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    • James Bowdoin III( Collector, Boston) - 1811.
    • Bowdoin College Museum of Art( Museum, Brunswick, Maine) 1811- . Bequest
    • Old Master Drawings at Bowdoin College
      • Bowdoin College Museum of Art. ( 5/17/1985 - 7/7/1985)
      • Clark Art Institute. ( 9/14/1985 - 10/27/1985)
      • University of Kansas. ( 1/19/1986 - 3/2/1986)
      • Art Gallery of Ontario. ( 5/17/1986 - 6/29/1986)
    • Dutch Mannerist Art
      • Vassar College Art Gallery. ( 4/15/1970 - 6/7/1970)
    • Drawing on Basics
      • Bowdoin College Museum of Art. ( 10/14/1993 - 12/19/1993)
    • Old Master Drawings from the Bowdoin College Museum of Art
      • Timken Museum of Art. ( 5/13/2005 - 8/14/2005)
    
    Type: catalogue
    Author: Henry Johnson
    Document Title: Catalogue of the Bowdoin College Art Collections
    Publ. Place: Brunswick, Maine
    Reference: no. 48
    Section Title: Pt. I, The Bowdoin Drawings
    Date: 1885
    
    Type: catalogue
    Author: Bowdoin College Museum of Art
    Document Title: Bowdoin Museum of Fine Arts, Walker Art Building
    Edition: 4th
    Publ. Place: Brunswick, Maine
    Reference: no. 62
    Publisher: Bowdoin College
    Section Title: Descriptive Catalogue of the . . .
    Date: 1930
    
    Type: exhibition catalogue
    Author: David P. Becker
    Document Title: Old Master Drawings at Bowdoin College
    Publ. Place: Brunswick, Maine
    Location: pp. 30-31
    Reference: no. 12
    Publisher: Bowdoin College
    Date: 1985
    
    Type: exhibition catalogue
    Author: W. Stechow
    Document Title: Dutch Mannerism -- Apogee and Epilogue
    Publ. Place: Poughkeepsie, NY
    Reference: no. 22, repr.
    Publisher: Vassar College
    Date: 1970
    			
    		

    One of the most important exponents of the northern mannerist style, Bloemaert worked primarily in Utrecht, where he had first been a pupil of Joos de Beer. Bloemaert was one of the few major painters of his time not to travel to Italy; his sole foreign study was in Paris from 1580 to 1583 . While in Amsterdam for two years after 1591, he was strongly influenced by the nearby Haarlem school of mannerism exemplified by artists such as Hendrik Goltzius, Karel van Mander, and Cornelis Cornelisz. Returning to Utrecht, Bloemaert was a co-founder of the Guild of St. Luke there in 1611 and became its dean in 1618.

    This sheet of sketches entered the collections with a traditional attribution to Bloemaert written on the old mount. It contains three related sketches of running figures (two seem to be the same model viewed from different angles), with two fragments of bent arms in red chalk drawn on a larger scale. The sheet was removed from the old mount in 1981 and revealed no sketches on the verso. The technique of nervous pen work over black chalk is also seen in very comparable sketch sheets in Darmstadt, Munich, and Berlin.1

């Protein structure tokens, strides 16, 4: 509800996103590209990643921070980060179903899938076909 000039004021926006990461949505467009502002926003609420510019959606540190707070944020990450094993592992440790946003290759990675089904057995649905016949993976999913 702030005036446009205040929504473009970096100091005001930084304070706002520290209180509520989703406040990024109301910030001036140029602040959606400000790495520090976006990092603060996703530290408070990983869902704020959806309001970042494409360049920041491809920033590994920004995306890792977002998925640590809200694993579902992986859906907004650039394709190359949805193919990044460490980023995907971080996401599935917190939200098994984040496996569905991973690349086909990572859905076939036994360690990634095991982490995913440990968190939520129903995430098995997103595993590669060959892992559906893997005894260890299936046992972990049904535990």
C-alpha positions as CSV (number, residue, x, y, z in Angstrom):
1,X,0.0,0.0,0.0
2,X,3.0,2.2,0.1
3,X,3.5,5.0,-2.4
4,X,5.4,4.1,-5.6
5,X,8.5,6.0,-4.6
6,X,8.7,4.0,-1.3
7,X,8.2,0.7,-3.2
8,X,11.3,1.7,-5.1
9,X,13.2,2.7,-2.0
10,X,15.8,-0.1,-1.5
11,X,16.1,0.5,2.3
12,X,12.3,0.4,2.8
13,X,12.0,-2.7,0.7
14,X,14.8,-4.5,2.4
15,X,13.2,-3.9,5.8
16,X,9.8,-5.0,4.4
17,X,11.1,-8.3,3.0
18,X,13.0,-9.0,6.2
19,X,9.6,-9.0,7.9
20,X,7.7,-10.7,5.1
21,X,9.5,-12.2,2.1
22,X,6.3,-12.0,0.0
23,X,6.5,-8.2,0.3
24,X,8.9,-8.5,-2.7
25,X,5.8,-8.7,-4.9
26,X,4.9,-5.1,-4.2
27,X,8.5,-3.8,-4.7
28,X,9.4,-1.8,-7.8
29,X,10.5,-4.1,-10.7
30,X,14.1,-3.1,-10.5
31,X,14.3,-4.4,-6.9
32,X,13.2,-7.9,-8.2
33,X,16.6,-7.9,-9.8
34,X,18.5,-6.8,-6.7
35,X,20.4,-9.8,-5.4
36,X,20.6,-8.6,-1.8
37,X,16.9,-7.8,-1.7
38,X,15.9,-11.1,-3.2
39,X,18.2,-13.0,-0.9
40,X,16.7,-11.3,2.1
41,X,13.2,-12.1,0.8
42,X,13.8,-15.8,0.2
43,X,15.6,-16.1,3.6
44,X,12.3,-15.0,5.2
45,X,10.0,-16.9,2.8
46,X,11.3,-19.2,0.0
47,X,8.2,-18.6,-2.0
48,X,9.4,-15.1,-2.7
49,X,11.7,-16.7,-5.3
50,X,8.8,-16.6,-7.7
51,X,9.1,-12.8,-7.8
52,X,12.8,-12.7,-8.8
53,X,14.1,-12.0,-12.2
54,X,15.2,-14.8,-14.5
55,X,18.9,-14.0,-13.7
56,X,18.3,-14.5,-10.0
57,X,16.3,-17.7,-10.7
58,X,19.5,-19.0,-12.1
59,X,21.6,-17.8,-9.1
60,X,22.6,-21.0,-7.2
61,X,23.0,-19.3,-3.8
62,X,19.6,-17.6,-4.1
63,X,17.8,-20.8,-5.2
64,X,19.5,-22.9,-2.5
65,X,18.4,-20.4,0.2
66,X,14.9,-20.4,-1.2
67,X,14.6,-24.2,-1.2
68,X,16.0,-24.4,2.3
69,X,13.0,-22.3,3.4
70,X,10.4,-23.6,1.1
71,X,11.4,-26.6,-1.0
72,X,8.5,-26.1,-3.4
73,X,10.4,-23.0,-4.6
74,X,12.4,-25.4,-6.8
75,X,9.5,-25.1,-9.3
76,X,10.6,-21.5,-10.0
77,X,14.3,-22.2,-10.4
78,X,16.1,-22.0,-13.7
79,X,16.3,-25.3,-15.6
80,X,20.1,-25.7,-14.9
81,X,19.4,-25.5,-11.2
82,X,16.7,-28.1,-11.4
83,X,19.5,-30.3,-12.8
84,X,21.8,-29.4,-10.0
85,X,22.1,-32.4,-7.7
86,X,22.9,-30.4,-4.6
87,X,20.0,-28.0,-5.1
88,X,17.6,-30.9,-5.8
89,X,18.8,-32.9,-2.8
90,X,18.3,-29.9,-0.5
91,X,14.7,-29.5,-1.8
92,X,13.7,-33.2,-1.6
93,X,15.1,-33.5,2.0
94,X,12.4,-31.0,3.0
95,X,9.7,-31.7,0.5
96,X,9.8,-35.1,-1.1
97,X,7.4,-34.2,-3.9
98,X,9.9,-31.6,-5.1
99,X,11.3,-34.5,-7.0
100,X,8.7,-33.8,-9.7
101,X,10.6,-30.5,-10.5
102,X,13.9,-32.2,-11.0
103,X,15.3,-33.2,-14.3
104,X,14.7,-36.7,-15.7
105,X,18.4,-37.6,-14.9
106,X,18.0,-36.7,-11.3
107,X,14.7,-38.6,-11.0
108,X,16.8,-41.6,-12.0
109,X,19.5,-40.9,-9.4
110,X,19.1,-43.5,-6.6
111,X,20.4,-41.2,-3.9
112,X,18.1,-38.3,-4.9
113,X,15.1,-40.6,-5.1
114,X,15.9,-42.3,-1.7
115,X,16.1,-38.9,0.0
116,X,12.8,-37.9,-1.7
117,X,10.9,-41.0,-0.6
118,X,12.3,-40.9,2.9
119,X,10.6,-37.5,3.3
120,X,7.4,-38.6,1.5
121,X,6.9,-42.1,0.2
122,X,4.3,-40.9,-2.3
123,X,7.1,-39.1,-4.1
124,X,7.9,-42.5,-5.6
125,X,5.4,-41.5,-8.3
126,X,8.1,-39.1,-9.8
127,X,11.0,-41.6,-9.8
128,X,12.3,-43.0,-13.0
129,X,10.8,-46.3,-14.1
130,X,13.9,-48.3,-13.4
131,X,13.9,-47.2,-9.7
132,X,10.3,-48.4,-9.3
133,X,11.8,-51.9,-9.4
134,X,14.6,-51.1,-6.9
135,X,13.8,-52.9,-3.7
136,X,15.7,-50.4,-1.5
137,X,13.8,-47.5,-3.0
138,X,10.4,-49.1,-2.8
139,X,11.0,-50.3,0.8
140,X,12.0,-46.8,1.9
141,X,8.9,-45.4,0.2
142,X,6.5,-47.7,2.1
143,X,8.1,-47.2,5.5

The Bowdoin sketches are not related to those figure and gesture sketches which were utilized for the plates of the drawing manual (Tekenboek) engraved by Bloemaert's son Frederick. The authors of the Vassar exhibition catalogue related the running figures to those in the background of the painting The Crowning of Theagenes of 1626 in the Utrecht Museum. However, as first suggested by Ronni Baer in conversation, the male figures in the Bowdoin sheet appear more suitably to be studies for similar figures in compositions of the Annunciation to the Shepherds. Bloemaert treated this subject in several drawn compositions, notably in two sheets in the Albertina, one in the British Museum, and one in a private collection in New York.2 The Darmstadt sheet noted above certainly also relates to this subject, depicting various studies for shepherds "sore afraid," shielding themselves from the angels' brilliance. The story of the angels' appearance to the shepherds announcing Christ's birth is told in Luke 2:8-14.

    The dating of Bloemaert's drawings from his long career is rendered difficult by both the lack of dated drawings and the continuity of style and subjects within his work. The Bowdoin sheet is no exception, and several comparable drawings have been dated from the 1590s to 1650. It clearly does not belong to Bloemaert's earliest and most mannerist style of the 1590s, but a more accurate placement within his mature work is uncertain without a clear framework. No painting definitively related to the Bowdoin studies is known.

    1. Inv. no. AE 626, Gernsheim 24329; Inv. no. 9994, Wegner 1973, no. 243; Inv. no. 279, Gernsheim 47149.

    2. Benesch 1928, nos. 446-47; Popham 1932, p. 91, no. 4, pl. 38; Cornell University, Herbert Johnson Museum, Dutch Drawings of the Seventeenth Century (exh. cat.) (Ithaca, 1979), cat. no. 1, repr.

    Commentary credited to David P. Becker (or not otherwise captioned) appeared in his catalogue Old Master Drawings at Bowdoin College (Brunswick: Bowdoin College Museum of Art, 1985).